In presenting his request, Councillor Curtis also tabled information from a Royal Society for the Protection of Birds (RSPB) report entitled “Where have all the birds gone?” and information on chemical free pest control.  He commenced by advising that over 60% of the wildlife had been lost in the last 50 years and he urged the Council to enhance biodiversity and to make it an integral part of its decision-making process.  Councillor Curtis then took the opportunity to thank the officers for the report that had been produced for the Committee and to the Chairman for the opportunity afforded to him to present his request and the video evidence to be given by Mr. Wayne Priestley, APSE Principal Advisor, regarding an APSE briefing paper 15-33 “The need for integrated weed control”.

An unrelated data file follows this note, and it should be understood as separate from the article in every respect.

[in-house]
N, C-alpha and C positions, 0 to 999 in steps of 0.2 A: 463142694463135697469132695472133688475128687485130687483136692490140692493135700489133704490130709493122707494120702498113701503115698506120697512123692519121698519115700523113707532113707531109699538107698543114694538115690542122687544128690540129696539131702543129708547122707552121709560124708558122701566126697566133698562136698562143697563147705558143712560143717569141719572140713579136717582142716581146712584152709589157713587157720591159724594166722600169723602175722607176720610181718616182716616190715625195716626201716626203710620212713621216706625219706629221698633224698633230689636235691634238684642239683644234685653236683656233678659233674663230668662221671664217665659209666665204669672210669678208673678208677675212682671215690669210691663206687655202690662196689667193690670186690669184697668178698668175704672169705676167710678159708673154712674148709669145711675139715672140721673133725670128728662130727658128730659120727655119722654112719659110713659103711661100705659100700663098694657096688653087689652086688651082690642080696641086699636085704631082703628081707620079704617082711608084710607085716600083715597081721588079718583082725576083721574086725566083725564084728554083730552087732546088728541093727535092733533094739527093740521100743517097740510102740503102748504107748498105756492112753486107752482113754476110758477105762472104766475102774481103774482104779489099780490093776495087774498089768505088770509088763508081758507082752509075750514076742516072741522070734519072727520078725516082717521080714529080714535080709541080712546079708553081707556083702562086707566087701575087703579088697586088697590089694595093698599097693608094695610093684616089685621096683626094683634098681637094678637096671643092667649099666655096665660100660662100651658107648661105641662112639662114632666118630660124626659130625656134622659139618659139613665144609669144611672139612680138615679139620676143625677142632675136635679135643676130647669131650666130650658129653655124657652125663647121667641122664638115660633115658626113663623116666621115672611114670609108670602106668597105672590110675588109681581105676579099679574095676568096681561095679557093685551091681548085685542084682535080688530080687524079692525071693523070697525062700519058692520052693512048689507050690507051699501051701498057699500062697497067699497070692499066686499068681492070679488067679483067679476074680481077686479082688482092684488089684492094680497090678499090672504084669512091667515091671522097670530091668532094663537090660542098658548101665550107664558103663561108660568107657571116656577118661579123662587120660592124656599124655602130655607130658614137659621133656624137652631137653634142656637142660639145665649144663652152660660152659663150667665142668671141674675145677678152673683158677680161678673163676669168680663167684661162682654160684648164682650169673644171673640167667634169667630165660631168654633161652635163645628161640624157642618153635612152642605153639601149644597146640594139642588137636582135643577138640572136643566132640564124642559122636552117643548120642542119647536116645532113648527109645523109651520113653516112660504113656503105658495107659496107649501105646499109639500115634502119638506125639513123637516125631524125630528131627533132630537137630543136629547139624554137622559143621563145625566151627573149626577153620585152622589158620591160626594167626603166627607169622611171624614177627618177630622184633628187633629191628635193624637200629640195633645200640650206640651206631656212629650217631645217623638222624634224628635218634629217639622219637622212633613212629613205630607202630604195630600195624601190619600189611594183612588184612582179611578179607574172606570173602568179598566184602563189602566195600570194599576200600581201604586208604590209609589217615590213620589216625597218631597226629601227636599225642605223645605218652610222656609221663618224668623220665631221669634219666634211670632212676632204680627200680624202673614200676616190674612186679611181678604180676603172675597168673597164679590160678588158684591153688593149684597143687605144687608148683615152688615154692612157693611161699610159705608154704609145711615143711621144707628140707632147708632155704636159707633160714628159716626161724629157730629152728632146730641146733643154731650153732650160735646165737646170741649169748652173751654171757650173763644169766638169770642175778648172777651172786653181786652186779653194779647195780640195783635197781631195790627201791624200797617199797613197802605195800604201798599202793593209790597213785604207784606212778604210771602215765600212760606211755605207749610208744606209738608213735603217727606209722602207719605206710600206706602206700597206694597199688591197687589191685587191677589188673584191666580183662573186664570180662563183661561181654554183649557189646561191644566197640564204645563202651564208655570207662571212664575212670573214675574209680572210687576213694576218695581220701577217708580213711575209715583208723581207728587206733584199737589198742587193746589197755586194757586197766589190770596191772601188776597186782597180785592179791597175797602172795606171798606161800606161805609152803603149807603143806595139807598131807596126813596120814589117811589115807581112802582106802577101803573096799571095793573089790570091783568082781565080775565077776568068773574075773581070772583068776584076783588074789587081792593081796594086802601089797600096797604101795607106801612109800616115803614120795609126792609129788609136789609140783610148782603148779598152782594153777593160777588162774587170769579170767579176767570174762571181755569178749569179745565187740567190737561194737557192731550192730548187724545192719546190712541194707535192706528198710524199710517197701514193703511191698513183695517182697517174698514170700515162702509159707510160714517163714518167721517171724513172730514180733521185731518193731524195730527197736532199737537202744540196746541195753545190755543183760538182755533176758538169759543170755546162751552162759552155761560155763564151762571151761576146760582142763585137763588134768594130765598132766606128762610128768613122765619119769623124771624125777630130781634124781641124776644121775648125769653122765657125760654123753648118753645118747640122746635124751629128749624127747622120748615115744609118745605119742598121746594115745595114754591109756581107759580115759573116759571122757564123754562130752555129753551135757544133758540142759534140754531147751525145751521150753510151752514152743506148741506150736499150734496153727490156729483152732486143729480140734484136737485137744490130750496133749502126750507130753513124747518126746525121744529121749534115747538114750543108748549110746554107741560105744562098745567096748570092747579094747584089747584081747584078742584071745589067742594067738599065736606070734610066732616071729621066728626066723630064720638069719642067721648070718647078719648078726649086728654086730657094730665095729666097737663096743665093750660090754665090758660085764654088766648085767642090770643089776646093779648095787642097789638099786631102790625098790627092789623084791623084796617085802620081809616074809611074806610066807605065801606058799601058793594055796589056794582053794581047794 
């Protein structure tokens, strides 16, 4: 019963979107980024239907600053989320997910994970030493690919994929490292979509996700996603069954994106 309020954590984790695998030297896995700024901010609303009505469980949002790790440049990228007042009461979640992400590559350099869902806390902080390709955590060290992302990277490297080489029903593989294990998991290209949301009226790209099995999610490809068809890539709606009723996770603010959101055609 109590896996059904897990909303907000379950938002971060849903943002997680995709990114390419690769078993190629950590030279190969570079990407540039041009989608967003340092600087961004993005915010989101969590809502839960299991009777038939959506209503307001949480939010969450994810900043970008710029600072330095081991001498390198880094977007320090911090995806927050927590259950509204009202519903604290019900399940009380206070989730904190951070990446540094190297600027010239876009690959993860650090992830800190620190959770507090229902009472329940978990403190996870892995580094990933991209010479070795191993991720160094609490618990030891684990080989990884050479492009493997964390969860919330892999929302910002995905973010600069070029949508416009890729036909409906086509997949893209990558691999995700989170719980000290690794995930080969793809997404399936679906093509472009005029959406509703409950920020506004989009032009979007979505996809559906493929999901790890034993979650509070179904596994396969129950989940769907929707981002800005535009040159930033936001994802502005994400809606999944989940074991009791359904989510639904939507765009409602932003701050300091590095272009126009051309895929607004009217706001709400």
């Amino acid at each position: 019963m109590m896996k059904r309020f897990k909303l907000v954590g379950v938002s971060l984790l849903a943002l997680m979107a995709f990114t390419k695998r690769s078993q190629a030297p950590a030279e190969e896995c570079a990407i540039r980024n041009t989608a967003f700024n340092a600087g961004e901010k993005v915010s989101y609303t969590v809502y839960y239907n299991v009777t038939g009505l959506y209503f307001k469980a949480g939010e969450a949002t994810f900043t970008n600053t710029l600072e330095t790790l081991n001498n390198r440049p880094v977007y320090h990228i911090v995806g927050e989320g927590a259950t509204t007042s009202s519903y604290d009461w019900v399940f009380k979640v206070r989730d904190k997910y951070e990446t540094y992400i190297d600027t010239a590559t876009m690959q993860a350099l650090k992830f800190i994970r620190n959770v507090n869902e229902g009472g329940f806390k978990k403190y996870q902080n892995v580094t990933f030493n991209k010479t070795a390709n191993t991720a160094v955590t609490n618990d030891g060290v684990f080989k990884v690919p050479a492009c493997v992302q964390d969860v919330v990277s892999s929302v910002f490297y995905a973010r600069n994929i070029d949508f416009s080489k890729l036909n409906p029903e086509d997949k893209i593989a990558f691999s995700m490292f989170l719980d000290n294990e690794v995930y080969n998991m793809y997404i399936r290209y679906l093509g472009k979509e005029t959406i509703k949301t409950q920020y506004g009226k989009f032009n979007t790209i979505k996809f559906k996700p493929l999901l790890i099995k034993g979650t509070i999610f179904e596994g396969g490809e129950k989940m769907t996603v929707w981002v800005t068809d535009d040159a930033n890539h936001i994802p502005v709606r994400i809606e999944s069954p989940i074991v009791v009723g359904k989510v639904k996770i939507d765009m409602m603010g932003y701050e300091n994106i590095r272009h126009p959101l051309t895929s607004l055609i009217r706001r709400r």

Mr. Priestley then proceeded to provide via a video conferencing facility from his main office base in Manchester, his evidence to the Committee.  Mr. Priestley stated that APSE provided advice and assistance across the whole of the country and that his area of specialism was the environment and referred to concerns that had been raised in relation to the chemical glyphosate.  The need for different approaches to weed control had recently been heightened by a report which stated the most commonly used weed killer in the world, glyphosate, may cause cancer.  Accounting for over a third of all herbicide sales and most commonly used in the product Roundup, glyphosate had been classified as “probably carcinogenic to humans” in a report by the well-respected International Agency for Research on Cancer (IARC).  A copy of the APSE briefing 15-33 was contained within the agenda.  He stated that APSE shared the view that the reliance upon chemical methods of weed control was unsustainable and recognised the growing evidence that pointed towards the increased use of herbicide and pesticide was damaging to the environment.  Although APSE did equally recognise that in a time of austerity, introducing a new method of working which had the potential to cost more initially may be difficult to introduce by Local Authorities and other organisations.  However, with careful planning and implementation, long term savings and reduced negative impacts on human health and the environment could be achieved.  He was aware that more and more Local Authorities were looking at a variety of weed control methods to address the problems in their areas.  Integrated weed management (IWM) uses several techniques to control weeds, thereby reducing the chance that the weed species would adapt to the control techniques which was likely if only one technique was used and at the same reduce health and environmental impacts.